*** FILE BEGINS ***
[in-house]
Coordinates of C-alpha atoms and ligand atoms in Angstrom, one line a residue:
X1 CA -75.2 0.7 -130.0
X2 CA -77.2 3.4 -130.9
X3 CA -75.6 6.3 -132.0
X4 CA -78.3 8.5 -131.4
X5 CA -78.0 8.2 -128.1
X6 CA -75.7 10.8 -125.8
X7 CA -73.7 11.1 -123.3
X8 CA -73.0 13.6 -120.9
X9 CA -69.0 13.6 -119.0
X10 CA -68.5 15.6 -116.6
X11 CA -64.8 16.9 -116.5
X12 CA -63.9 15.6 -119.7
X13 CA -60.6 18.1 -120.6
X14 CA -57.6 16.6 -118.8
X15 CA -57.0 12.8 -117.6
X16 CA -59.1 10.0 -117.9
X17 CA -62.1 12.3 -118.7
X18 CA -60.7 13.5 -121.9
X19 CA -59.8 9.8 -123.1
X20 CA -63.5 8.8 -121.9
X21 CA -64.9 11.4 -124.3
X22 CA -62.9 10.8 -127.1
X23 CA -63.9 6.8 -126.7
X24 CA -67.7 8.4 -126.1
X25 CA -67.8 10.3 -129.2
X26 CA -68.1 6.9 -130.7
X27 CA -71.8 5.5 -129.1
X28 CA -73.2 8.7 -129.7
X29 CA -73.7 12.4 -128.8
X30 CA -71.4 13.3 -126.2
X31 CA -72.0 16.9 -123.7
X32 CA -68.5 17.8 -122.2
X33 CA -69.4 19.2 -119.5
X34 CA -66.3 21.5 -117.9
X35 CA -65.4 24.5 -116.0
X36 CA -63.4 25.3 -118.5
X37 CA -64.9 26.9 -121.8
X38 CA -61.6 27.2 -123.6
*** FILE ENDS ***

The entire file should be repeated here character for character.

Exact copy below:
[in-house]
Coordinates of C-alpha atoms and ligand atoms in Angstrom, one line a residue:
X1 CA -75.2 0.7 -130.0
X2 CA -77.2 3.4 -130.9
X3 CA -75.6 6.3 -132.0
X4 CA -78.3 8.5 -131.4
X5 CA -78.0 8.2 -128.1
X6 CA -75.7 10.8 -125.8
X7 CA -73.7 11.1 -123.3
X8 CA -73.0 13.6 -120.9
X9 CA -69.0 13.6 -119.0
X10 CA -68.5 15.6 -116.6
X11 CA -64.8 16.9 -116.5
X12 CA -63.9 15.6 -119.7
X13 CA -60.6 18.1 -120.6
X14 CA -57.6 16.6 -118.8
X15 CA -57.0 12.8 -117.6
X16 CA -59.1 10.0 -117.9
X17 CA -62.1 12.3 -118.7
X18 CA -60.7 13.5 -121.9
X19 CA -59.8 9.8 -123.1
X20 CA -63.5 8.8 -121.9
X21 CA -64.9 11.4 -124.3
X22 CA -62.9 10.8 -127.1
X23 CA -63.9 6.8 -126.7
X24 CA -67.7 8.4 -126.1
X25 CA -67.8 10.3 -129.2
X26 CA -68.1 6.9 -130.7
X27 CA -71.8 5.5 -129.1
X28 CA -73.2 8.7 -129.7
X29 CA -73.7 12.4 -128.8
X30 CA -71.4 13.3 -126.2
X31 CA -72.0 16.9 -123.7
X32 CA -68.5 17.8 -122.2
X33 CA -69.4 19.2 -119.5
X34 CA -66.3 21.5 -117.9
X35 CA -65.4 24.5 -116.0
X36 CA -63.4 25.3 -118.5
X37 CA -64.9 26.9 -121.8
X38 CA -61.6 27.2 -123.6